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Why is the status quo not up to the 21st Century challenge?

The status quo pursues a set of organisational norms that pull an organisation in a different, if not the opposite, direction to where they should be going, including:

Efficiency at the cost of adaptability

Efficiency is seen as the key to commercial and operational excellence. But hyper-efficiency comes at the cost of adaptability and creativity.

Standardisation at the cost of localisation

Wholesale standardisation - from factory design to appraisal forms - comes at the cost of local realities and employee ownership.

Bureaucracy at the cost of responsiveness

Generally, the more permissions and processes an organisation builds in, the less responsive it becomes. The idea that people higher up the chain will consistently make better decisions than those at the front line (and that processes are needed to protect the organisation from those lower in the hierarchy) is a dangerous one.

Management at the cost of execution

Every minute spent “managing” someone else is a minute not spent fulfilling the organisation’s core purpose. This is not only a drain on resources but encourages an inwardly looking working experience when we should be looking outwards.

Small perspectives at the cost of system thinking

The status quo is not good at looking for indirect impact and outcome. It wants to know that “if I do A, then will B happen”. However, what we should be doing instead is learning how systems operate and, consequently, learning to apply system thinking to guide change.

Linear processes at the cost of circular conversation

Processes with a tidy set of steps to transition from “here” to “there” will overlook the reality that no relationship is linear and whilst that might be appropriate in a complicated environment, it isn’t within a complex one.

Linear thinking at the cost of exponential realities

We default to the idea that change happens in a predictable, linear fashion. This assumption underpins much of our decision-making from how a corporate assesses its strategic options to how we structure our school systems. But the information enabled environment we are experiencing is fuelling change at an exponential, not a linear rate. Which means the landscape will evolve much much faster and less predictably than we expect it to.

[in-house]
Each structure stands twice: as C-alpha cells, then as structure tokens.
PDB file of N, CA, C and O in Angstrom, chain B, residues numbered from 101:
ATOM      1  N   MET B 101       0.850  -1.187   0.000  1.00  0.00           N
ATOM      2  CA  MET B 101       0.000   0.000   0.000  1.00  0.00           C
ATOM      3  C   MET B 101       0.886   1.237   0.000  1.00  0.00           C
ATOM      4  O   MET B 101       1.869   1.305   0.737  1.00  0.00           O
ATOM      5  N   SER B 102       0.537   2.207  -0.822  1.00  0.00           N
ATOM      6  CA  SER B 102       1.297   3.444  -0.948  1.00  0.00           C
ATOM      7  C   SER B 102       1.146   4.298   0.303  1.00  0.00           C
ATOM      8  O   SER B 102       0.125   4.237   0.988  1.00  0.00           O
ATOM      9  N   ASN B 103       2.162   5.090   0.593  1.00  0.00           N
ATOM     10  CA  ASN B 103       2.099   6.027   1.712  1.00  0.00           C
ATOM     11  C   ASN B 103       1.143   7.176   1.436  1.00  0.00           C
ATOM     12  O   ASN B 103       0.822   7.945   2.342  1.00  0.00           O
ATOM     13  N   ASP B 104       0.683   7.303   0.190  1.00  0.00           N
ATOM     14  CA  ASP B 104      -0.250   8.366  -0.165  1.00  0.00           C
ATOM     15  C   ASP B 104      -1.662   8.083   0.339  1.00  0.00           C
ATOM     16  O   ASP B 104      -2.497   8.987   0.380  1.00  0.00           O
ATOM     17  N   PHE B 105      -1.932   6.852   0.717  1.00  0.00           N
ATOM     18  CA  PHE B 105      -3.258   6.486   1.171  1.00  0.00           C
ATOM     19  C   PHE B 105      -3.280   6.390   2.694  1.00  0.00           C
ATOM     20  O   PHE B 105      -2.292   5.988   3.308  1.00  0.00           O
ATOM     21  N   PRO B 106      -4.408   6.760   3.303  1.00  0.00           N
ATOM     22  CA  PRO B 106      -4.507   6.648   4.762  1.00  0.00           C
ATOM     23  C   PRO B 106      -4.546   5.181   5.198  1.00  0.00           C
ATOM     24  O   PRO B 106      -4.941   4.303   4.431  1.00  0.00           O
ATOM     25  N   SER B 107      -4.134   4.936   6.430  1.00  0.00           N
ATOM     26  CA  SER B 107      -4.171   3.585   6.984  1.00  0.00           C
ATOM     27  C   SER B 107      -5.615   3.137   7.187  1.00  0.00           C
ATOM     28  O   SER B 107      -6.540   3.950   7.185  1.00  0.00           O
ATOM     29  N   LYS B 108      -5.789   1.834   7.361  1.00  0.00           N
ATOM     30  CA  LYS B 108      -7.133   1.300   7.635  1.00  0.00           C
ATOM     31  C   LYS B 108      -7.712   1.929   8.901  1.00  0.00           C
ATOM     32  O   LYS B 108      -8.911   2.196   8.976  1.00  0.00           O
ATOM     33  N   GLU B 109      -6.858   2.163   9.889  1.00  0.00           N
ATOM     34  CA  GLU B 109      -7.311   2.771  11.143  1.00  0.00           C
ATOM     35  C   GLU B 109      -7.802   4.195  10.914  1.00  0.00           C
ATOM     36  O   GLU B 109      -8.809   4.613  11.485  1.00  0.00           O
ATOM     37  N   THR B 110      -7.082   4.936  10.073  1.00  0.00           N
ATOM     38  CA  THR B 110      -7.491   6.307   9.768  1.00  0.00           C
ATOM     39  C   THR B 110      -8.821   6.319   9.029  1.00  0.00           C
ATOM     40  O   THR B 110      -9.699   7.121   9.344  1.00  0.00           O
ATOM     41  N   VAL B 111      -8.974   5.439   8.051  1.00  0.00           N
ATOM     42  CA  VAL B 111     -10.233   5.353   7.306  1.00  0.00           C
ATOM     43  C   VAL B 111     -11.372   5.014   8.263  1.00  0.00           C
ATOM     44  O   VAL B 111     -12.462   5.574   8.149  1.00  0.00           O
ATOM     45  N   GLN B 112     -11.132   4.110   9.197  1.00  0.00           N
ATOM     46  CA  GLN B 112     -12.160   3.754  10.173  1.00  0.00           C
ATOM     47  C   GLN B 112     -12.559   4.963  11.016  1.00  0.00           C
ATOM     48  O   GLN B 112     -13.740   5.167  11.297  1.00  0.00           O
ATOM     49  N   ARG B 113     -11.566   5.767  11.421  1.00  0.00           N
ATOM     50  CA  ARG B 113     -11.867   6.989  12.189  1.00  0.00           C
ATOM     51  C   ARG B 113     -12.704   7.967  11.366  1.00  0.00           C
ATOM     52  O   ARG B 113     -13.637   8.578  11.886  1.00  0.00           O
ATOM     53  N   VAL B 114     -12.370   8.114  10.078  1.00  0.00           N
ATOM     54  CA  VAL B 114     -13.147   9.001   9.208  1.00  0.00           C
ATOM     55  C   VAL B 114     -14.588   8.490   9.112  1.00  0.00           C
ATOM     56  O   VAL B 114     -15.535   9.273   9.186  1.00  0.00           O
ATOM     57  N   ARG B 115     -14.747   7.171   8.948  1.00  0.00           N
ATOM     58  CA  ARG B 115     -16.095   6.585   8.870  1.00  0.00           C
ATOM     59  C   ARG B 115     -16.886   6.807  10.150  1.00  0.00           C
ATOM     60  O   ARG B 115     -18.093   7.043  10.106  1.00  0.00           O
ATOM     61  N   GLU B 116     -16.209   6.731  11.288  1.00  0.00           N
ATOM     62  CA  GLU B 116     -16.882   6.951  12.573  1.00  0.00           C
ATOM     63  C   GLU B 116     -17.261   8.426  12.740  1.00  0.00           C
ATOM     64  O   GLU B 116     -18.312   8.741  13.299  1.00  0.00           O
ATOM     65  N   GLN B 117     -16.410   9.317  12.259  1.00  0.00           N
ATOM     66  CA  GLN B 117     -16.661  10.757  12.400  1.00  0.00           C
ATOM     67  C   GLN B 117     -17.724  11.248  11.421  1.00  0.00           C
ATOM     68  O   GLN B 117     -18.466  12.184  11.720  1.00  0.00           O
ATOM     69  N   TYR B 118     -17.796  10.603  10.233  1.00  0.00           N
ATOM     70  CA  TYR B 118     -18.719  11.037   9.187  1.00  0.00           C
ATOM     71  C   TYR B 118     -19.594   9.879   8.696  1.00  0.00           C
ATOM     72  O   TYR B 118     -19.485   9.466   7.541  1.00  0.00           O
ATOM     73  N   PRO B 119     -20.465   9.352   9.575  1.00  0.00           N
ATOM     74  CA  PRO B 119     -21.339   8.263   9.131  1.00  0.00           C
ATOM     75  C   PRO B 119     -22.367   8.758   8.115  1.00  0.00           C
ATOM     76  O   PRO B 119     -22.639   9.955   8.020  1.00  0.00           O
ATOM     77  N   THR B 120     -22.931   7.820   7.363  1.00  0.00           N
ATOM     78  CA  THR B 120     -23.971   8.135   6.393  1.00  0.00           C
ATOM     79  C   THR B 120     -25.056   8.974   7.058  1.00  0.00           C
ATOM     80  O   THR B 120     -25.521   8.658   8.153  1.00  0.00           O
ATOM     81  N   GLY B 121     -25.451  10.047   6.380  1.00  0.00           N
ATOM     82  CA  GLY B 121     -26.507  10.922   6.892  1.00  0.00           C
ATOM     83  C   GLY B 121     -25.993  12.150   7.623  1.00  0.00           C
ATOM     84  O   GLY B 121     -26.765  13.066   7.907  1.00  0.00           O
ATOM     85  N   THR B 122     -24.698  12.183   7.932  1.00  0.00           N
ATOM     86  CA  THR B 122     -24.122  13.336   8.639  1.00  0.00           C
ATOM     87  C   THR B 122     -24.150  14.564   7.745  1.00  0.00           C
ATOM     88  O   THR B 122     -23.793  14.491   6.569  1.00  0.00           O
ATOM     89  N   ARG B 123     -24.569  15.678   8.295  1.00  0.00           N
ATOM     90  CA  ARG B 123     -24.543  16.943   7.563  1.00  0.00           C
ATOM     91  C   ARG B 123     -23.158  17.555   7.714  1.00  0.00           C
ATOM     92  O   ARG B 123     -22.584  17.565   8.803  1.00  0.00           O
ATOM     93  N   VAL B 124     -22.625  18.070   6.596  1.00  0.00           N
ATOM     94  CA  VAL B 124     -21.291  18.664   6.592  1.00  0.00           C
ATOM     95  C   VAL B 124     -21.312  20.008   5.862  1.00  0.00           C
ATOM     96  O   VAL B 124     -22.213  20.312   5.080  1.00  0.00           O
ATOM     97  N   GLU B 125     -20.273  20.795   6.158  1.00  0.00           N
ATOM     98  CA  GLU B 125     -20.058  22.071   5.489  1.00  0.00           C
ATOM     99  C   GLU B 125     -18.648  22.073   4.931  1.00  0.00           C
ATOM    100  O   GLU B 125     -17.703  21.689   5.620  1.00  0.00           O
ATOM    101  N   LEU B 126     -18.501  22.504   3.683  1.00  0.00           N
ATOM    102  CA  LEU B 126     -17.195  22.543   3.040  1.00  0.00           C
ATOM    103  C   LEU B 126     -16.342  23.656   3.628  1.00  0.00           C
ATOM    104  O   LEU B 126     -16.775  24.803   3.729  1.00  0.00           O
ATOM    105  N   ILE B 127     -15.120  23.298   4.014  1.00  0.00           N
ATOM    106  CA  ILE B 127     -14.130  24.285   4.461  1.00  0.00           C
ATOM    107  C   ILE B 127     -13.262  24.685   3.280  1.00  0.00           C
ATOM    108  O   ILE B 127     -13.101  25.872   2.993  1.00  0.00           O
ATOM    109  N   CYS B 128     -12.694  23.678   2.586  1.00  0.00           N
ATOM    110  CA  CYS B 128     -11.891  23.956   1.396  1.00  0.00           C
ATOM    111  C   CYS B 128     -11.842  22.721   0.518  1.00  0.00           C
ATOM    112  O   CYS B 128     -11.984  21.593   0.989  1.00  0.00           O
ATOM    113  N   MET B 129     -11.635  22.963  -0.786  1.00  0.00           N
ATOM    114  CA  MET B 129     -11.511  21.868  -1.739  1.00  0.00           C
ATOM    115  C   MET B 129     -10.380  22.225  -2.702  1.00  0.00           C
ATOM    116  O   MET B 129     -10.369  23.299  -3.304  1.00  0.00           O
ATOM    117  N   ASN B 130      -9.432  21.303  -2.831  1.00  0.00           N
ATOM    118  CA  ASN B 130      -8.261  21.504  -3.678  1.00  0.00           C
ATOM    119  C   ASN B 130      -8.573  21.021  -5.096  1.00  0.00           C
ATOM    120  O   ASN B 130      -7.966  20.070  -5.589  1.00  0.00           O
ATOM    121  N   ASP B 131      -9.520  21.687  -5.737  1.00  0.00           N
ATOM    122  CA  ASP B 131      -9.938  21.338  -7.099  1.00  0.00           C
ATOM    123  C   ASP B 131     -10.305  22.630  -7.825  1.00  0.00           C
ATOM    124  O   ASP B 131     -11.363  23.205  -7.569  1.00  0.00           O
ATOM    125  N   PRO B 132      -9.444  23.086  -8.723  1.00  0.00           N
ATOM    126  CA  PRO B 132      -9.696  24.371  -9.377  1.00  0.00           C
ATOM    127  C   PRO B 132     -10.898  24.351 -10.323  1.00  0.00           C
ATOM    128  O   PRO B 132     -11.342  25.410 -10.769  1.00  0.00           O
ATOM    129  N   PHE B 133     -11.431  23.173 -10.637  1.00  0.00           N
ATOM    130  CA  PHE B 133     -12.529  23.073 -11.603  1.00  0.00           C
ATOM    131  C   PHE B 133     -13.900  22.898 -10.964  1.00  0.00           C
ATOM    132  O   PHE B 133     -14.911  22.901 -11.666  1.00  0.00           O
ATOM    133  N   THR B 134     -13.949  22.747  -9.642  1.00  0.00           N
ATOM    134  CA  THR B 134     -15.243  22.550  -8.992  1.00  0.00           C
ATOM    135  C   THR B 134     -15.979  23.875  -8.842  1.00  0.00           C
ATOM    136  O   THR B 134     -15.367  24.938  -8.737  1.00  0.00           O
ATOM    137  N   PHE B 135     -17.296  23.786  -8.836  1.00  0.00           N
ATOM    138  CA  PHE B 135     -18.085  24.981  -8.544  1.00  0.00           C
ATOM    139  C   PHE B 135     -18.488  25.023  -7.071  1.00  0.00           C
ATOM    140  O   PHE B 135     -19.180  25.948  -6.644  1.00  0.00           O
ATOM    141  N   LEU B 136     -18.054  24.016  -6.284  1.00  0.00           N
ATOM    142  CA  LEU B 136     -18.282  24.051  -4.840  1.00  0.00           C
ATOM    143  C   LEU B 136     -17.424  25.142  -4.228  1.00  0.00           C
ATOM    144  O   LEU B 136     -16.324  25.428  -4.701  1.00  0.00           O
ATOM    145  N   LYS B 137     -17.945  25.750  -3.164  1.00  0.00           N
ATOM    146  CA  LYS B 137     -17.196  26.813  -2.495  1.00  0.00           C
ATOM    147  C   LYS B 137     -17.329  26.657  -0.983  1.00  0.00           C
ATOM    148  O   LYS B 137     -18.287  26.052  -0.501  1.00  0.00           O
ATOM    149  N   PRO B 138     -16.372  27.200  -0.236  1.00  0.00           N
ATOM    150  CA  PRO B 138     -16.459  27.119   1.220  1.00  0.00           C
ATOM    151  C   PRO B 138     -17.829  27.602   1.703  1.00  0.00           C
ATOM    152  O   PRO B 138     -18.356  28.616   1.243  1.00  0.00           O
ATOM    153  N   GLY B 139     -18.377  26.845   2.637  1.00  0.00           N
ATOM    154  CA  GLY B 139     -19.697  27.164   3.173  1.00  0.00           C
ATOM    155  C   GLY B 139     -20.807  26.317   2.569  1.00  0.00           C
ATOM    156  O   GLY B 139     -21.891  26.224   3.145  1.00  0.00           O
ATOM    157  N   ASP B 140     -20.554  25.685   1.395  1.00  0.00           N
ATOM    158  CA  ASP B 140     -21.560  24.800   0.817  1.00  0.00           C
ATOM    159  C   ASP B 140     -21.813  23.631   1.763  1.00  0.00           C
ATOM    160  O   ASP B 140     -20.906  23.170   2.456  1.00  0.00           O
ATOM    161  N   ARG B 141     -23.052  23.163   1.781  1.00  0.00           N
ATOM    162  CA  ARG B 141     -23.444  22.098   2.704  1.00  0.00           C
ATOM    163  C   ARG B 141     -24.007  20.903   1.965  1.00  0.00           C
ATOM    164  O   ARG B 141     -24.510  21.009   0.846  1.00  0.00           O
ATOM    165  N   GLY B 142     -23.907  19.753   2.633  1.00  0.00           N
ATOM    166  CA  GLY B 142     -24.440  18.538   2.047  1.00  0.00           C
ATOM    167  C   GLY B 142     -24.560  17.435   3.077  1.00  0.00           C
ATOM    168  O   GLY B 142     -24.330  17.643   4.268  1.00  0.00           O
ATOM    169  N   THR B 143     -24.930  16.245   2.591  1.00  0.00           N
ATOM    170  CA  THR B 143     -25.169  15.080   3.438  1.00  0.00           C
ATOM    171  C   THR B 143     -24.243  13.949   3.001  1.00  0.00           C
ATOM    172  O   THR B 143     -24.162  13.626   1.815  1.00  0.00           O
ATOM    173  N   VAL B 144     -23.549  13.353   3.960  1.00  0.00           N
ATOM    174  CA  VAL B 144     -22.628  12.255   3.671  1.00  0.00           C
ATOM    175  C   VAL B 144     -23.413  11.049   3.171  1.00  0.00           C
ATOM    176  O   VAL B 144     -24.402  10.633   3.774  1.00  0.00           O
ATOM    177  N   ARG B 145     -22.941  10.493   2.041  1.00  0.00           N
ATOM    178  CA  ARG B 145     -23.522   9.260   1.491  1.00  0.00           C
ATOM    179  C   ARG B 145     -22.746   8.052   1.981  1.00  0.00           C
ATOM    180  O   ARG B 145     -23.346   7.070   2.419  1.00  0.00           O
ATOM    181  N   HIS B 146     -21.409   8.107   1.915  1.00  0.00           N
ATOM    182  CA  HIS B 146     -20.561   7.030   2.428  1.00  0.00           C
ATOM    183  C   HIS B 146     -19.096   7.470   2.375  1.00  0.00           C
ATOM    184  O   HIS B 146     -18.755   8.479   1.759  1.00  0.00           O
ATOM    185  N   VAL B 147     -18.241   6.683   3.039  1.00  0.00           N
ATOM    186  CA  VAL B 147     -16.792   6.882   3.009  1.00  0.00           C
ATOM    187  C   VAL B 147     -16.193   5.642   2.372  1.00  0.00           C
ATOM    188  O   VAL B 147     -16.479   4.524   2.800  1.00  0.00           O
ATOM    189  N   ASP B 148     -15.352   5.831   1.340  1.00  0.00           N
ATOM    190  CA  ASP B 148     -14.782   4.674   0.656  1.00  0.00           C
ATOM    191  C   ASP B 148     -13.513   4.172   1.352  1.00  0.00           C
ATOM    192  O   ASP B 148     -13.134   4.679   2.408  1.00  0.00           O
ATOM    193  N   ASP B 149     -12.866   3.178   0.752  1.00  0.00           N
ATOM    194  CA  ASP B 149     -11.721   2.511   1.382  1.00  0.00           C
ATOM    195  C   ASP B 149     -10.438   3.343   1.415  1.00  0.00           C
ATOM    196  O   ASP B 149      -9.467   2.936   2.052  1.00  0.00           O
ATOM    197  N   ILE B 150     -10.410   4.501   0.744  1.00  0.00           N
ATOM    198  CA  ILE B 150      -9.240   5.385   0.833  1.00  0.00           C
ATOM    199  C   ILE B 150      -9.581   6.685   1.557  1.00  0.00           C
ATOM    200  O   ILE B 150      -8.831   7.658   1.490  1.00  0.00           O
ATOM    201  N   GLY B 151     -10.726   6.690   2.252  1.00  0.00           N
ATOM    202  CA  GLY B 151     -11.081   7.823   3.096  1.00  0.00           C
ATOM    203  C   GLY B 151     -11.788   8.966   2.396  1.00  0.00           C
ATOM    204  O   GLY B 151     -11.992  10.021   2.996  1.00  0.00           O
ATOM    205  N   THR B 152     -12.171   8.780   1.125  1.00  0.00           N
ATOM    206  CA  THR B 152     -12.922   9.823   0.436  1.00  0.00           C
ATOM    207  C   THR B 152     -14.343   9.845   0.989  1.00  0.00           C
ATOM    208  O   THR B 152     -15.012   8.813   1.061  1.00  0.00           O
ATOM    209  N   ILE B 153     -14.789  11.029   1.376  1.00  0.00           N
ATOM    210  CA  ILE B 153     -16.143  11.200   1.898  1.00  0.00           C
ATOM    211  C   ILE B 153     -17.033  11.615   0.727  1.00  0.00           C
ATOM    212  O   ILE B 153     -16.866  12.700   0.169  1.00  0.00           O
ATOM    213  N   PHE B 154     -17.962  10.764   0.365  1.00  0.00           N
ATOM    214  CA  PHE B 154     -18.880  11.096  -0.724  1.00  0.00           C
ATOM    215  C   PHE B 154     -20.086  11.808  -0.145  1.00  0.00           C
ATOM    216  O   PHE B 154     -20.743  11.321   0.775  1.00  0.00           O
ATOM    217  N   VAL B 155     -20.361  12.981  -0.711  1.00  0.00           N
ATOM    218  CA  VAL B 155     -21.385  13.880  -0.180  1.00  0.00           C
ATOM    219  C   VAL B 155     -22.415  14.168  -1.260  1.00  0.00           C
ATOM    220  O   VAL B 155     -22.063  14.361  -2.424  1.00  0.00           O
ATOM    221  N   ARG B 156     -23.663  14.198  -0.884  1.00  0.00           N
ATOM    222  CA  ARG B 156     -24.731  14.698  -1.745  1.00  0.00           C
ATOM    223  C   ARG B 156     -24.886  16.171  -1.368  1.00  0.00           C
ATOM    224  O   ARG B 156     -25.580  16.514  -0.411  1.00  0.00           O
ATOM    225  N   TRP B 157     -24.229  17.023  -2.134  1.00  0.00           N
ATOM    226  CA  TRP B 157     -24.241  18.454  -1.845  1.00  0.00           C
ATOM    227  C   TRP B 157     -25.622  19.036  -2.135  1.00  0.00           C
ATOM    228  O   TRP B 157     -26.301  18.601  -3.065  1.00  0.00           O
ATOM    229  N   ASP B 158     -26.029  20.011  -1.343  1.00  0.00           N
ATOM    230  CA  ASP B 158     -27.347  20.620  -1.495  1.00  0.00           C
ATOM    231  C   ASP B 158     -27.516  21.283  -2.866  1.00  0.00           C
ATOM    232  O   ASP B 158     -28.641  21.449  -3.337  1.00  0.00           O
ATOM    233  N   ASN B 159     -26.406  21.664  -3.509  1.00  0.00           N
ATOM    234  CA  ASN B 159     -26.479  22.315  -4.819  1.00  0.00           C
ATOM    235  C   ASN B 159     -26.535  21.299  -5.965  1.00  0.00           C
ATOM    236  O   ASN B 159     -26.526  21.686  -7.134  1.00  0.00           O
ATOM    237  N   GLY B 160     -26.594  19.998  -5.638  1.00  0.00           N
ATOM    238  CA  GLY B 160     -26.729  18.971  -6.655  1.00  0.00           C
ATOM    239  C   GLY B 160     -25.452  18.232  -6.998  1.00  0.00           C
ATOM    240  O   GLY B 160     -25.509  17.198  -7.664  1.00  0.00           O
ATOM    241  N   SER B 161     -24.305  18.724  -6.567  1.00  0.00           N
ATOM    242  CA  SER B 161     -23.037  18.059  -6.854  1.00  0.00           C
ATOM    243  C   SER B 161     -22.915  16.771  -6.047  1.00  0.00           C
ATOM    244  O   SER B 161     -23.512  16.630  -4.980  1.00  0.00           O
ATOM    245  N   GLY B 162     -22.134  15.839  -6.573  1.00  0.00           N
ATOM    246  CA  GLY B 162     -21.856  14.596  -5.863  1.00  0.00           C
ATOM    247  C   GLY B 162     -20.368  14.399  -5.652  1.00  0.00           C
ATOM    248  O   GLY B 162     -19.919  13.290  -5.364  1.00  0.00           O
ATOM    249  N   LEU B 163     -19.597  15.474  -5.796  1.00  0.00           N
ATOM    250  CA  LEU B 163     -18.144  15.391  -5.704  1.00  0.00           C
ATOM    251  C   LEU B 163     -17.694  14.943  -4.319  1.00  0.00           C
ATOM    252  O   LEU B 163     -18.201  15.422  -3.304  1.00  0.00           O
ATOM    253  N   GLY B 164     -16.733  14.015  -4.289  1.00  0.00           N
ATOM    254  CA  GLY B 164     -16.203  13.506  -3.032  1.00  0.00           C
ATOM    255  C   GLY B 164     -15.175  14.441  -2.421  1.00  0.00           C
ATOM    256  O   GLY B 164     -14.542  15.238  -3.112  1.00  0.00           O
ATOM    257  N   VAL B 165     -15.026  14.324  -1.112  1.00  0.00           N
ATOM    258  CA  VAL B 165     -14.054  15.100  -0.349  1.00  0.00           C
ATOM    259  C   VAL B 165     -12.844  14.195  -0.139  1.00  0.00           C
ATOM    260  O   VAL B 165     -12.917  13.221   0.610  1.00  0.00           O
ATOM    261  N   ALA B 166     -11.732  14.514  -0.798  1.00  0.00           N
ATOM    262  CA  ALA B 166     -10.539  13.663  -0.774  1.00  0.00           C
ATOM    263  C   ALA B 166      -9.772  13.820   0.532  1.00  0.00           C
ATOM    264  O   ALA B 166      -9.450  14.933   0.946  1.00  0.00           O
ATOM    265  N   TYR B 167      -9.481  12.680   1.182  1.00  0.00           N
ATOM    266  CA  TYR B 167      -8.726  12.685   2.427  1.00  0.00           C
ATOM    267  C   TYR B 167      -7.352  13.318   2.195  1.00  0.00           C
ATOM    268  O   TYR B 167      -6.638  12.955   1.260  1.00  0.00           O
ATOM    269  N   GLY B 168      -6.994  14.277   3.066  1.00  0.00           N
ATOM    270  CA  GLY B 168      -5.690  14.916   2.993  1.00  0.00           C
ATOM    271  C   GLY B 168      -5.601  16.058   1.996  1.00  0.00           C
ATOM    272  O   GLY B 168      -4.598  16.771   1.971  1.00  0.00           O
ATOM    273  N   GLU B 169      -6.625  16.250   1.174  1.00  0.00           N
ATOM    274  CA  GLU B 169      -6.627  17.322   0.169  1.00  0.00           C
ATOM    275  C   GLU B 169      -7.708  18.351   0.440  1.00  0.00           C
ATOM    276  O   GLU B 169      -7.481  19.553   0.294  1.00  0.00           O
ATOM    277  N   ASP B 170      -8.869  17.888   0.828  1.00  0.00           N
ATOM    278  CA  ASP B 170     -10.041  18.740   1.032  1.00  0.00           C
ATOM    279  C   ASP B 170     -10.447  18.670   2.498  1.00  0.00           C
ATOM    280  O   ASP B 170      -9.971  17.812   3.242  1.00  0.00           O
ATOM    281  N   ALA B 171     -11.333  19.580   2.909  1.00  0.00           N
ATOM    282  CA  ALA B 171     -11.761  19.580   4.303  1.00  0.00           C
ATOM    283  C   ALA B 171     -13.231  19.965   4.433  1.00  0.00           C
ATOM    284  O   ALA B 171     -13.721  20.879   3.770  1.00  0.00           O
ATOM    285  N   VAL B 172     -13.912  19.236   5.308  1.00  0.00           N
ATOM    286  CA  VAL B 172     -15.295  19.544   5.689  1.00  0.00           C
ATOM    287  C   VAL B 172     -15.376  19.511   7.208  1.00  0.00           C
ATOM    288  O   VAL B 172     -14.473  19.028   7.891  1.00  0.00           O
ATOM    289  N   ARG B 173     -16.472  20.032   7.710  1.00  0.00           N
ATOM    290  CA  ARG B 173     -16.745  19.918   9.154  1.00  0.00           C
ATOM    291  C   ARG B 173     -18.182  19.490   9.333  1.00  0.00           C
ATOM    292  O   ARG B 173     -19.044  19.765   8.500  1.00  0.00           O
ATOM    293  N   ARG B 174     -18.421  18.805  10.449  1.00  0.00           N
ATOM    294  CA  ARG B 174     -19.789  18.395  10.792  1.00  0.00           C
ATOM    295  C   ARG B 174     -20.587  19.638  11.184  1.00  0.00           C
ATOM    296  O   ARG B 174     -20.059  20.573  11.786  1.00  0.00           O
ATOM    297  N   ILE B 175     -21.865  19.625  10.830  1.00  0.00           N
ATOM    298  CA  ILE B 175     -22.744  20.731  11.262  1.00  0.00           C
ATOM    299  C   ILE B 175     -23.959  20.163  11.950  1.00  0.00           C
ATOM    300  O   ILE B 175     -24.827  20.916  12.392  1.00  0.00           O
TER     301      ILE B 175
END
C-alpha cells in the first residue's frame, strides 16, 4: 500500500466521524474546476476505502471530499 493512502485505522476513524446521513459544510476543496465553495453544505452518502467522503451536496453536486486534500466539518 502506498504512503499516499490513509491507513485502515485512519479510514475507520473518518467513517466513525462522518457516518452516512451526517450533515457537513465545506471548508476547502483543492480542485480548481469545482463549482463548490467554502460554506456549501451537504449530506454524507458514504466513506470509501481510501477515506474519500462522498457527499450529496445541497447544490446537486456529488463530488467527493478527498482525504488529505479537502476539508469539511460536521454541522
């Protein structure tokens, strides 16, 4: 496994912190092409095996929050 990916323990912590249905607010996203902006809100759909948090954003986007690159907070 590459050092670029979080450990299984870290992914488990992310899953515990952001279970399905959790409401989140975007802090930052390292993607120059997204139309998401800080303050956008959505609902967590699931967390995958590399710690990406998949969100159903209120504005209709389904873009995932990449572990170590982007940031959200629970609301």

Individualism at the cost of community

Contemporary society has focussed on the individual and organisations have followed suit. We must build communities of empathy and action (with an emphasis on team), not perpetually assume an individual, particularly a senior leader, will make the difference.

Scientism at the cost of other truths

Modern organisations have adopted science and logical reasoning to the exclusion of other sources of truth, from the arts to spirituality. We need workplaces that allow us to bring every element of our humanity to the table.

Centralised decision making at the cost of engagement

Organisations know they must unleash employee potential if they are to thrive; employee engagement initiatives are one of the status quo’s responses. Usually centrally controlled, they attempt to align employees, through a variety of well-intended means, with a particular strategic direction - i.e. they ask for alignment after the decision has already been made. This is back to front: alignment (and thereby employee engagement) happens before and during decision making, not after it.

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  1. John Featherby

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